To assess impulsivity, the Spanish version of the Barrat Impulsiveness Scale-11A, translated and adapted by Oquendo et al. (2001), was administered. The BIS-11 is a self-report questionnaire widely used (Stanford et al., 2009) that contains 30 items, measured on a four-point Likert-type scale. Since the Spanish version of Oquendo et al. (2001) was based on an initial version of BIS-11 [BIS-11A] (Barrat, 1994) and with the aim of making the data comparable to those of studies carried out with the much more used final version [BIS-11] (Patton, Stanford, & Barrat, 1995), only the 24 items common to the two versions have been taken into account (International Society for Research on Impulsivity, 2013). However, the total scores were transformed to the usual scale of 30 to 120 points of this final version by multiplying each of them by 1.25 In this study, Cronbach's alpha coefficient for the questionnaire was 0.75
To assess sensation-seeking, the Spanish version of the Sensation-Seeking Scale Form V (SSS-V) (Zuckerman, Eysenck, & Eysenck, 1978), translated and adapted by Perez and Torrubia (Perez & Torrubia, 1986), was used. The SSS contains 40 yes-no items. The items 10, 11, 14, 23 and 39 were not counted, because they directly ask about the consumption of substances, which would increase the association of sensation seeking with consumption, but the total scores were transformed to the usual scale of 0 to 40 points by multiplying each of them by 1.143. In this study, Cronbach's alpha coefficient for the questionnaire was 0.73. The correlation between SSS-V and BIS-11 total scores was r = .314 (p <001).
Participants first signed two informed consents, one for the collection and use of the data from the questionnaires, and another for the genetic study. They then completed the questionnaires and subsequently donated a saliva sample. The Research Ethics Committee of the Complutense University of Madrid (Faculty of Psychology) approved all procedures.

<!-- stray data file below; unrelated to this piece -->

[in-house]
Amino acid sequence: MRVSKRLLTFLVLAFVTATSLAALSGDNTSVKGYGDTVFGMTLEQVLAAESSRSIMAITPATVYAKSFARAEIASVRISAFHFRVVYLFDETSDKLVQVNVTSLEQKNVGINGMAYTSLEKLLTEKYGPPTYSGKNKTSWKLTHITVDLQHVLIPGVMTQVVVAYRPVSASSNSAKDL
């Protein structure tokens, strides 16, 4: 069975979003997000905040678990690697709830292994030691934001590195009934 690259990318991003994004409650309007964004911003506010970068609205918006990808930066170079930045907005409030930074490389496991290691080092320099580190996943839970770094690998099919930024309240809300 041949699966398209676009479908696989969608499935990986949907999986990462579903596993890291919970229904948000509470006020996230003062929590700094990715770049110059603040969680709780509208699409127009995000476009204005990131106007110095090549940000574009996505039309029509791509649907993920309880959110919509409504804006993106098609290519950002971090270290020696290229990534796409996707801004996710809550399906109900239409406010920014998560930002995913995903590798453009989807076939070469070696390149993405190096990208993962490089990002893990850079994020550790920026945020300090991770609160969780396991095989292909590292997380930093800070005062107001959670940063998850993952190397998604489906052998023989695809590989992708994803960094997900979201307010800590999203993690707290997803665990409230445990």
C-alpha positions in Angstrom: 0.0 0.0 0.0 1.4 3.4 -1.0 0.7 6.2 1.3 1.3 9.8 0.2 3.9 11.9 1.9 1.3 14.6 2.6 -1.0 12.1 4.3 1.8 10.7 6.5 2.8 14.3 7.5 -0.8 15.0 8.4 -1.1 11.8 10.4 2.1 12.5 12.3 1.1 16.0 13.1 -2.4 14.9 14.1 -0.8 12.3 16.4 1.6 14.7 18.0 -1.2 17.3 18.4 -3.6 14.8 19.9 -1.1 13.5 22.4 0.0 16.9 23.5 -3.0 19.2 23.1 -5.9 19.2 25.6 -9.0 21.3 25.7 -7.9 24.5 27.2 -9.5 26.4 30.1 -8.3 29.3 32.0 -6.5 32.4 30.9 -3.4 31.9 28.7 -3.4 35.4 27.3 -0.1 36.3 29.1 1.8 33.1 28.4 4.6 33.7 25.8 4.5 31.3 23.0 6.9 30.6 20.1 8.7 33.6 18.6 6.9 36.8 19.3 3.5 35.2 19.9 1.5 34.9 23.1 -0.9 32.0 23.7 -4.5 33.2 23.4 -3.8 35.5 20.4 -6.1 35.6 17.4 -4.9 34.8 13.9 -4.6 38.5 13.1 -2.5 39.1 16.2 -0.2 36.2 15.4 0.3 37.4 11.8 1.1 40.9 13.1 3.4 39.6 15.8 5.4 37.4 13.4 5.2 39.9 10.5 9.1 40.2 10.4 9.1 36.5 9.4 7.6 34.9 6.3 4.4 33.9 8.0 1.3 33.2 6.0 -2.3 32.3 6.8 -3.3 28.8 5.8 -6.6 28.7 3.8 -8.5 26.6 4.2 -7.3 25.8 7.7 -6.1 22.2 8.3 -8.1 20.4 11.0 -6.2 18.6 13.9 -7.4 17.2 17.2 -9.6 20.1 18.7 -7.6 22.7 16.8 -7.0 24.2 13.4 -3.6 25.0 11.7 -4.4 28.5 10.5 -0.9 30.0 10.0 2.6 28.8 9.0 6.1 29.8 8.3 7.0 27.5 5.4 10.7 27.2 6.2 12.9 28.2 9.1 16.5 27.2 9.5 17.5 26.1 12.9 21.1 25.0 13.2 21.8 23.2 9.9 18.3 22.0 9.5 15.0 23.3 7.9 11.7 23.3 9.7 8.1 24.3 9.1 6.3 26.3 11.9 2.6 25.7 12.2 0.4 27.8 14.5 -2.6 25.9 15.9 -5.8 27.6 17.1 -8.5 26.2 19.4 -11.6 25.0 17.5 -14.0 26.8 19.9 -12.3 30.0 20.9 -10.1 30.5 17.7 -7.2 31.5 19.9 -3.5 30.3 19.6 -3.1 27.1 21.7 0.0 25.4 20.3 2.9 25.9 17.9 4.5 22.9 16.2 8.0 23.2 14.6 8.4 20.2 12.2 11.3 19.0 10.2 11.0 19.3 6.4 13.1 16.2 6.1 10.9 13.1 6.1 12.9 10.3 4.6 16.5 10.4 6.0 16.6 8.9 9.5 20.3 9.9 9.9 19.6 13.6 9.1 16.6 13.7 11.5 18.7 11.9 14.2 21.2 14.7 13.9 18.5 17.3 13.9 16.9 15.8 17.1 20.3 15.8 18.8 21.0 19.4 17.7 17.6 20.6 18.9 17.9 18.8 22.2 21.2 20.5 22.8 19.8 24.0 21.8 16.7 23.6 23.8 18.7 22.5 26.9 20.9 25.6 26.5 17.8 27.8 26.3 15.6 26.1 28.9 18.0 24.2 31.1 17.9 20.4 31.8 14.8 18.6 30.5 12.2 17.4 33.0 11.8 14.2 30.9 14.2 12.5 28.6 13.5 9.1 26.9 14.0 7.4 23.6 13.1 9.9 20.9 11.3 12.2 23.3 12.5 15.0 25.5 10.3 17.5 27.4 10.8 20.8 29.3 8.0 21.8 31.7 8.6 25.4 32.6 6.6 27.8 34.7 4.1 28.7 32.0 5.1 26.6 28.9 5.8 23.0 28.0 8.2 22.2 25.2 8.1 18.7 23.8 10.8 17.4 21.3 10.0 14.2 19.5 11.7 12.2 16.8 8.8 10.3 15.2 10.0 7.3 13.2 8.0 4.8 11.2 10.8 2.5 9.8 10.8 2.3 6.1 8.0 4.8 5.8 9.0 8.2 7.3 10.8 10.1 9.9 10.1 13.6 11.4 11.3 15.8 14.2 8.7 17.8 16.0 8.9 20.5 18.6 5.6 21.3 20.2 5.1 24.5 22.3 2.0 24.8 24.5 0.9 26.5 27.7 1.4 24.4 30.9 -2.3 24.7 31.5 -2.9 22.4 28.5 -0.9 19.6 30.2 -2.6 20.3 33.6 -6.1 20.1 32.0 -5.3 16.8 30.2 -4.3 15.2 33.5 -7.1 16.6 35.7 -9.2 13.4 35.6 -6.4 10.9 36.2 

DNA from saliva was genotyped as previously described by Buhler et al. (2014) and Huertas, Buhler, Echeverry-Alzate, Gimenez, and Lopez-Moreno (2012). Briefly, DNA was collected using Oragene DNA Self-Collection kit (DNA Genotek, Ottawa, Ontario, Canada) and purified from 250-[micro]l aliquots using the ethanol precipitation protocol as described by the manufacturer. TaqMan genotyping was performed using pre-designed and validated TaqMan SNP genotyping assays (Assay ID: rs324420 and rsl275550) for humans from Applied Biosystems (Foster City, CA94404, USA). These genotyping assays were performed with a LightCycler 48011-machine (Roche Diagnostics, Barcelona, Spain) with endpoint genotyping method. Color fluorescence measures after amplification were analyzed with LightCycler 480 endpoint genotyping software version 1.5 (Roche Diagnostics, Barcelona, Spain).